What is Electrical Stimulation?

What is Electrical Stimulation?

What is Electrical Stimulation?

Electrical stimulation (ES) is a technique by which an athletic trainer or rehabilitation professional applies electric current to the muscles. This can be done via electrodes attached to the skin or by electrodes implanted under the skin.

ES is used to increase muscle strength, improve muscle endurance, and speed up the recovery process from injury.

Types of electrical stimulation

There are two primary types of electrical stimulation:

  • Neuromuscular electrical stimulation (NMES)
  • Transcutaneous electrical nerve stimulation (TENS)

Both methods are used to increase muscle strength and endurance. NMES is used to activate muscles independent of voluntary commands from the brain.

This is particularly useful for athletes with muscle damage or any person with a neurological condition that affects the ability of the motor pathways of the brain to activate specific muscles. NMES can be used alone or in conjunction with voluntary muscle contraction.

Electrical stimulation for athletes

NMES can be used to target specific muscle groups involved in sport-specific skills. For example, NMES can strengthen the quadriceps muscles in basketball players where jumping is required or the pectoralis major muscle in freestyle swimmers.

Through the targeted use of NEMS to isolate specific muscles or muscle groups, athletes can improve muscle performance and reduce the risk of injury.

Whereas NMES is more viable for muscle strength and endurance gains, TENS is more likely to be used to alleviate pain and reduce inflammation in injured muscles and joints.

TENS works by manipulating the nerves that transmit pain signals to the brain, which can help to alleviate the perception of pain. In that way, TENS acts as an analgesia, either perceived or actual nerve-blocking.

It may also help to facilitate the flow of oxygen-rich blood to injured tissues, which can accelerate the healing process.

NMES after knee surgery

Loss of quadriceps strength after knee surgery is a major issue for athletes. To examine the effects of early NMES post-surgery, researchers in 2020 examined athletes with an acute, first-time ACL rupture.

Subjects either received NMES five days per week or simulated microcurrent electrical nerve stimulation treatment to the quadriceps muscles of their injured leg.

Researchers performed bilateral biopsies of the vastus lateralis three weeks after surgery to measure skeletal muscle fiber size and contractility. They assessed quadriceps muscle size and strength six months after surgery.

Results showed that NMES reduced muscle fiber atrophy, increased maximal contractile velocity, and preserved muscle power output. However, there were no differences in whole muscle strength between the two groups.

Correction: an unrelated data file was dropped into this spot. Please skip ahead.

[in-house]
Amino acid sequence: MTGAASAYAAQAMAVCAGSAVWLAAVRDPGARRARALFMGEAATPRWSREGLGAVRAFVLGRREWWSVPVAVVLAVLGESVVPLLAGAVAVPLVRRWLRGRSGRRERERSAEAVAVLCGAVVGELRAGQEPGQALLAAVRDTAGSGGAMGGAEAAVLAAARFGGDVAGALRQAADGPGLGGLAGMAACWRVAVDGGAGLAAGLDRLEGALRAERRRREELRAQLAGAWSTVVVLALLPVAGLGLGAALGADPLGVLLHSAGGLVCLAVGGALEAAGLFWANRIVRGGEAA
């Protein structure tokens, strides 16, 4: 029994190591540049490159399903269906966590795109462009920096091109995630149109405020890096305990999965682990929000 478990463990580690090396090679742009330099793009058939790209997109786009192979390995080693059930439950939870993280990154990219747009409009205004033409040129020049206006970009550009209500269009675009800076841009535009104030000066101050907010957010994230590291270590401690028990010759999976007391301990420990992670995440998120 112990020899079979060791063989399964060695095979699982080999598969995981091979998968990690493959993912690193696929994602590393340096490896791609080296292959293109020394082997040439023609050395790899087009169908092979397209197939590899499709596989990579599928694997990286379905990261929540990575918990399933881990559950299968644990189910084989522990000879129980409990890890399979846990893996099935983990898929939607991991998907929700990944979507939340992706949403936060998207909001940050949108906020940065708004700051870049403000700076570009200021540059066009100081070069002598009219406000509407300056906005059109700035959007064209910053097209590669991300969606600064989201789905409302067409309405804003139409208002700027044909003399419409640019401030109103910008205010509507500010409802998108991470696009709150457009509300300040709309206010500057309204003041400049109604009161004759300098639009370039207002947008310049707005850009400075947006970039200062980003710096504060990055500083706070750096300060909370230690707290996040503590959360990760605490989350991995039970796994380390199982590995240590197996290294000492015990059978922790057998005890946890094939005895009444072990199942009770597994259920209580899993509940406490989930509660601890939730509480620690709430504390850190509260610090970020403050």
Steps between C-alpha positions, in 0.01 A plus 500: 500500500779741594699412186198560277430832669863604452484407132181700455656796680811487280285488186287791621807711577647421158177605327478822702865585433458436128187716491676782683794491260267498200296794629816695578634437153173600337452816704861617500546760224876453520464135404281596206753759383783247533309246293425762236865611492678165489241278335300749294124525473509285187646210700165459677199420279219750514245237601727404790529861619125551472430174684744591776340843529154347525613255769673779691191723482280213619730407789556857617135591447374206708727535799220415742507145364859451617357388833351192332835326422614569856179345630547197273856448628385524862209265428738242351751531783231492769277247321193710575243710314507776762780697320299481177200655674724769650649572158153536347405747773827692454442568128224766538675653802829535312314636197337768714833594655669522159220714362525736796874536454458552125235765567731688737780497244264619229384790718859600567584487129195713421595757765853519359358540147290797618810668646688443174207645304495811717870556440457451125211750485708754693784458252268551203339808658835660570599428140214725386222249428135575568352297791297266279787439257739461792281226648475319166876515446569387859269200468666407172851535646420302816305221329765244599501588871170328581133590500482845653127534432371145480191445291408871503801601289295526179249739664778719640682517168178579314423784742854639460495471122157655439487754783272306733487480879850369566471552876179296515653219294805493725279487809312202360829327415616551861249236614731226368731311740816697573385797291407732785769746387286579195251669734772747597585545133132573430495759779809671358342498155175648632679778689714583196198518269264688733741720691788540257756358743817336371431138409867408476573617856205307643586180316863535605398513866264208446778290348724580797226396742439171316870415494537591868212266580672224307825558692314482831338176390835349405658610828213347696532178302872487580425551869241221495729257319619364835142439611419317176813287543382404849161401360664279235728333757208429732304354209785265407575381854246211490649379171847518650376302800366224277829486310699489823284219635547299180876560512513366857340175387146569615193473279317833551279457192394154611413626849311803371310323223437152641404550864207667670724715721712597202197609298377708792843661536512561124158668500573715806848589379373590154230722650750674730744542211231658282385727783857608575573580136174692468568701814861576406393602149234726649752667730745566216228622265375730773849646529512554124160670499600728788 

These results demonstrate the effectiveness of the early use of NMES to mitigate some of the skeletal muscle maladaptation to ACL reconstruction.

NMES with blood flow restriction

Athletic trainers and rehabilitation professionals have also shown recent interest in combining NMES and traditional resistance training with blood flow restriction (BFR). The intent is to increase muscle cross-sectional area (CSA) or total muscle mass or size.

CSA is important to athletes because the total size of a muscle contributes directly to muscle strength and power capabilities. Both are paramount to athletic success.

In practice, BFR requires the use of a tourniquet or cuff to partially restrict blood flow to the muscles during training. Researchers believe this increases metabolic stress and overall muscle activation.

A recent study (Bergamasco, et al., 2022) compared the effects of low load-blood flow restriction (LL-BFR; traditional resistance training) and neuromuscular electrical stimulation-blood flow restriction (NES-BFR; electrical stimulation) on vastus lateralis cross-sectional area, rate of perceived exertion (RPE), and pain in 15 healthy young males.

The results showed that vastus lateralis CSA significantly increased in both groups. However, the LL-BFR group demonstrated significantly greater CSA changes than the NES-BFR group.

This means that actual resistance training with blood flow restriction produced greater muscle hypertrophy than NES with blood flow restriction. LL-BFR also produced significantly lower RPE and pain responses than NES.

These results demonstrate that, although NMES is a tool to develop muscle mass, strength, and power, it is not a replacement for traditional resistance training.

Reccomended course: Blood Flow Restriction Training: Understanding the Safety, Mechanisms, and Efficacy

A useful tool

ES is a valuable tool for both athletic trainers and athletes alike. It can help athletes who want to improve athletic performance, prevent injuries, and facilitate recovery.

It is not, however, a substitute for traditional resistance training and should be used primarily for injury recovery and only by trainers with knowledge of ES methods and best practices.


This article was written by Amy Ashmore, PhD

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